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Render Unto Caesar the Things that Map Poorly / Where We're At

Bom dia, everyone and anyone. I'm coming to you whatever-the-blog-equivalent-is-of "live" from the living room of Casa de Hayes, in beautiful Burnaby, British Columbia. 6:30 a.m., the boys asleep, Lisa off to work, prime website time.

We are located near the upper eastern corner of the South Slope, which will mean something to the locals. Here's something I haven't done on the website before, show you where we live. Google Earth, coming right up...

It's been quite a while since I posted about my gardening (here's the last, extensive post about it), and all of it happens around the back. That's the north side of the house, so we have a nice balance of shade and sun to work with. It's hard to tell from this image, but the backyard is on two levels, such that you go down about six or so steps from the driveway/garage area to our back lawns. For sun and space reasons, most of the garden is in the driveway where that white "x" is. Everything is in containers, allowing me to drag things and reconfigure depending on how individual plants are dealing with sun. I also have quite a bit below, on the right, where the white table and chairs are (we don't have that set up). Much harvesting lately - peas, beans, zukes, radishes, carrots, raspberries, strawberries, and blueberries. Tomatoes starting to ripen. The triangular section is where I put Rowan's wading pool. Many hours spent there. :-)

Here's a look at our neighbourhood:

Clicking the above will trigger the new Google Earth, as will clicking here. Notably near by: SkyTrain, Byrne Creek Ravine Park, Deer lake. Hardcore suburbia Vancouver-style, meaning houses very close together and quite a few trees on the side streets. Here's a more distant view that places us in the wider Vancouver context. We are around the white "x":

Enough of that. I thought that since I use Google Earth/Maps so much to look at the Algarve and Portugal generally, it was appropriate to turn the tables. Goose, gander, etc.

Apart from the above maps, the images used in this post are all screenshots of places in Portugal using Google Earth. Alas, I didn't save the url for each one, but each has its coordinates in the lower right-hand corner, so you could find them relatively easily if so desired. The header image is a view of the Zoo de Lagos. The theme connecting these images, hinted at in the title, is that they are examples of Google Earth's rendering algorithms producing bizarre and impossible formations. This usually happens when dealing with tall, skeletal structures like high-tension power line towers and construction cranes. It also occurs when rendering a ferris wheel, apparently, as in this view. Using the new Google Earth to zoom in on their rendered version of complex topographies, particularly urban ones, reveals streetscapes that look like a very intense psychedelic experience. Palm trees and leafless trees look like weird deformed balloons atop poles. Busy downtown streets are often populated with ghost cars. Buses, because of their very slow curbside speeds, turn into elongated larvae. These rendered landscapes look satisfyingly realistic from almost any distance other than close up (although a little too evenly lit), and I absolutely love hanging out at around a virtual 100 feet or so above the ground, zooming around while changing the angle of view. Next to a drone, it's simply the best way to understand the topography and physical context of a location. But it's very strange down there at the level we are most familiar with, droopy and melty and cockeyed and canted and chaotic.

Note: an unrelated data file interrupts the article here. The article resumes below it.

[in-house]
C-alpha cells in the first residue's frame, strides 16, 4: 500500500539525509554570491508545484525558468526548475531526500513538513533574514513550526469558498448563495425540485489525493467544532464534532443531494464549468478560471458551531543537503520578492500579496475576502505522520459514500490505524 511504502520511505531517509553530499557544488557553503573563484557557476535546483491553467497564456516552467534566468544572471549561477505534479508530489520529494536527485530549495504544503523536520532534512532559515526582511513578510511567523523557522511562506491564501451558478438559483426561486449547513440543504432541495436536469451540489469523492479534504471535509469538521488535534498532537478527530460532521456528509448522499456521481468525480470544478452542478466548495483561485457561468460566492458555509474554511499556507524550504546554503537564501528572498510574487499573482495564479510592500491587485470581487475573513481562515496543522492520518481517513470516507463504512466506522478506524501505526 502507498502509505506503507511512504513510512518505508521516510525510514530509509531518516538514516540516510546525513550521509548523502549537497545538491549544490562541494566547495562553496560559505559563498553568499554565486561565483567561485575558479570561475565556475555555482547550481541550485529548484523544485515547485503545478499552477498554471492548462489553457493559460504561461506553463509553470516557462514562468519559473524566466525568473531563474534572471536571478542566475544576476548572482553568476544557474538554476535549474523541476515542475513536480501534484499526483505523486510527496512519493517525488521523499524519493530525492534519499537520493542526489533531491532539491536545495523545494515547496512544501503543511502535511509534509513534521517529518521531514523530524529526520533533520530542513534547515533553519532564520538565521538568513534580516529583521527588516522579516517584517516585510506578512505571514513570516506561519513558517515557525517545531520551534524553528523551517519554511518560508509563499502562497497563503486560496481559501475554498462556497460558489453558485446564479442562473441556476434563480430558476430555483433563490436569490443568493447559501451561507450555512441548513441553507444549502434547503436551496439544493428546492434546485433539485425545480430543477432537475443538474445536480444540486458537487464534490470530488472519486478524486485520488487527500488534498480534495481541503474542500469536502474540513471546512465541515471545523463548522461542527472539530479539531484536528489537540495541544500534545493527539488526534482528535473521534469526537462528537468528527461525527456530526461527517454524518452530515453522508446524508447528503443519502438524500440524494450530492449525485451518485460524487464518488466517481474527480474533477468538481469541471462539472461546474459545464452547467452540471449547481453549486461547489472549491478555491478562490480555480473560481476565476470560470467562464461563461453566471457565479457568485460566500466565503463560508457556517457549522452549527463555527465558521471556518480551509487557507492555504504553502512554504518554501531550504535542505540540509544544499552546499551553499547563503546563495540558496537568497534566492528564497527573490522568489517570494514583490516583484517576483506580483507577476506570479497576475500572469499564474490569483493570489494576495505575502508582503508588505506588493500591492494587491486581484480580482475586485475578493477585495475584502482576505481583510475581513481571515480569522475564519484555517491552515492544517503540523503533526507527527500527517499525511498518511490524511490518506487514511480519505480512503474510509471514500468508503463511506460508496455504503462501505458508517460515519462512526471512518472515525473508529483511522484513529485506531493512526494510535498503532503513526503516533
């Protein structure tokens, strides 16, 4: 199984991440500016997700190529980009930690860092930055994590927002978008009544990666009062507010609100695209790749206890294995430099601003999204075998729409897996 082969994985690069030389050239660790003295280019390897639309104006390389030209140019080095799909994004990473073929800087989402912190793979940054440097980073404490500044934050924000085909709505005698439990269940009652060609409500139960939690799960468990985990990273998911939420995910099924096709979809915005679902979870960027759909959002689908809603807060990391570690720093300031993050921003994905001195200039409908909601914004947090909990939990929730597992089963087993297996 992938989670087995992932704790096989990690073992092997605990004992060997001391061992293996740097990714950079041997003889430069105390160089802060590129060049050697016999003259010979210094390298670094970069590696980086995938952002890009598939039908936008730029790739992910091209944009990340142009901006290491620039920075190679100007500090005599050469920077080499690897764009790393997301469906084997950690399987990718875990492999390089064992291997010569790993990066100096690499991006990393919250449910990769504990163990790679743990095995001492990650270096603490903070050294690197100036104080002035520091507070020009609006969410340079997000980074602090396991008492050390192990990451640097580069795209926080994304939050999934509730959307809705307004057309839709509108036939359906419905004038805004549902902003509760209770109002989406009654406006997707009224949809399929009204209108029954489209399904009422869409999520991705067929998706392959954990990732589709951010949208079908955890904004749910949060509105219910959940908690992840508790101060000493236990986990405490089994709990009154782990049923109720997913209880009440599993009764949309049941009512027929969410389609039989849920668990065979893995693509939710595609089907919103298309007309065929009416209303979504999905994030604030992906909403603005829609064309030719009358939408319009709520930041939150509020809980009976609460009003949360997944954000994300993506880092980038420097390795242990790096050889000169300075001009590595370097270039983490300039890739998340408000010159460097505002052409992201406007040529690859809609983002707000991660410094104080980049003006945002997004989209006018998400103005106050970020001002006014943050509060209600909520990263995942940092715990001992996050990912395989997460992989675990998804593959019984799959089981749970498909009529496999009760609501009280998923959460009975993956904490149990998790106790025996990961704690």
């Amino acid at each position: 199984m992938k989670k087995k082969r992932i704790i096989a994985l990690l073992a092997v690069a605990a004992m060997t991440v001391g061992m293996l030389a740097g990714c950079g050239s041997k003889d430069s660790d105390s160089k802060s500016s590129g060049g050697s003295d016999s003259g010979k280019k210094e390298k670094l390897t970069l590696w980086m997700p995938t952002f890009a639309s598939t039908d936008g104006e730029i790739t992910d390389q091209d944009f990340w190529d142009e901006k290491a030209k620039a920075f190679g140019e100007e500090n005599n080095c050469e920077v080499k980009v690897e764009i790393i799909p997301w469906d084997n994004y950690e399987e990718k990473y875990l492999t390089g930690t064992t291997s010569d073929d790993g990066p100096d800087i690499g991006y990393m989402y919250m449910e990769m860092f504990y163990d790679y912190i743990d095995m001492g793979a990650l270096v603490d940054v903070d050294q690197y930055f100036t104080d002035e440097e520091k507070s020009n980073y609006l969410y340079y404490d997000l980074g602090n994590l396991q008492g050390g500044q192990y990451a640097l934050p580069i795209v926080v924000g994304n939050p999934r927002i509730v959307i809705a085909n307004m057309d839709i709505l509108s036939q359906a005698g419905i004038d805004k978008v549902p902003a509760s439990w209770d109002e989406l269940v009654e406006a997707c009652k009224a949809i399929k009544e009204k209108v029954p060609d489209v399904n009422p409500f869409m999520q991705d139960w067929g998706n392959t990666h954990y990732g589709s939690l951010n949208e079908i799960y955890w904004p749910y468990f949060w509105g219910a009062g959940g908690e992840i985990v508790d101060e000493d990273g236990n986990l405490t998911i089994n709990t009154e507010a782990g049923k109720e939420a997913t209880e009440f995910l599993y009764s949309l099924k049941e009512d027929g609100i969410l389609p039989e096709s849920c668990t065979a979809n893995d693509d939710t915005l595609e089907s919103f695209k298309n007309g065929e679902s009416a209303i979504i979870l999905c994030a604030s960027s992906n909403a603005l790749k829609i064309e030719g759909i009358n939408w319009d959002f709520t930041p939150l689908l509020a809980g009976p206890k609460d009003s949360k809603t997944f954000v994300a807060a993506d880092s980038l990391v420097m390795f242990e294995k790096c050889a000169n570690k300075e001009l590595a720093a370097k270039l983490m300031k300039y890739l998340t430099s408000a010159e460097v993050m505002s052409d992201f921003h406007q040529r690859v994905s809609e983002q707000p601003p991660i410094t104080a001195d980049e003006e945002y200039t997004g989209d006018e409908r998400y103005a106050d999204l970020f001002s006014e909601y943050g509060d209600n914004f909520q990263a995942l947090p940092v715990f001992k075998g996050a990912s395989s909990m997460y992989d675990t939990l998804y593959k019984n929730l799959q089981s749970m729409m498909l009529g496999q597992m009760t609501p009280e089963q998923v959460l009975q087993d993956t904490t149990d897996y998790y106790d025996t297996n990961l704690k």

Also, there are no people there. We have been erased from this digital representation of our world. I'm guessing that the rendering of people would be just as grotesque as the rendering of trees, so perhaps that's why we have been removed. Although at the level of resolution these images are at, people really only look like specks, so maybe they just didn't want a bunch of specks messing up the place.

Here's a direct comparison of the 2D view using Google Maps vs Google Earth. I've kept them large size so that detail is easier to see.

Google Maps, with people:

Google Earth, without people, although some of their shadows creepily sort of remain.

That's the Praça do Comércio of course, on the shore of the Tagus in Lisbon. Just because I can, here's an angled Google Earth view of the same.

Puts me in mind of the shadows left by a nuclear explosion, not to get too dark about it. :-)

The next image captures a piece of Lisbon, next to the Praça Marquês de Pombal. Lisa and I had a hotel room within a couple of blocks of here:

Damn, now that I look at it, it could actually be the hotel in this picture. Pretty magical night that night, reunited after being apart for months. I couldn't find ice the day she flew in, so I bought frozen vegetables and lined the bathroom sink with them for the champagne and other beverages. We're pretty sure Alex was conceived that night, certainly within the next few days.

As you might have guessed by now, I am especially amused when these renderings produce "objects" that float in the air. As if this is a world where lumpy sausages just hang in the space above you. Hilarious to me. I want to have that in our world.

They're like bizarre anti-gravity sculptures, often composed of a number of separate pieces. This power line tower somewhere in the Barrocal of (I think) eastern Algarve (Tavira municipality, maybe) is a good example of this - the coordinates are in the lower right, should you want them. This is actually the find that started me actively looking for these anomalies.

As usual, my day beckons. I have a lot to say, but it will have to wait. In the meantime, here's a bunch more scenes of rendered sur-reality.

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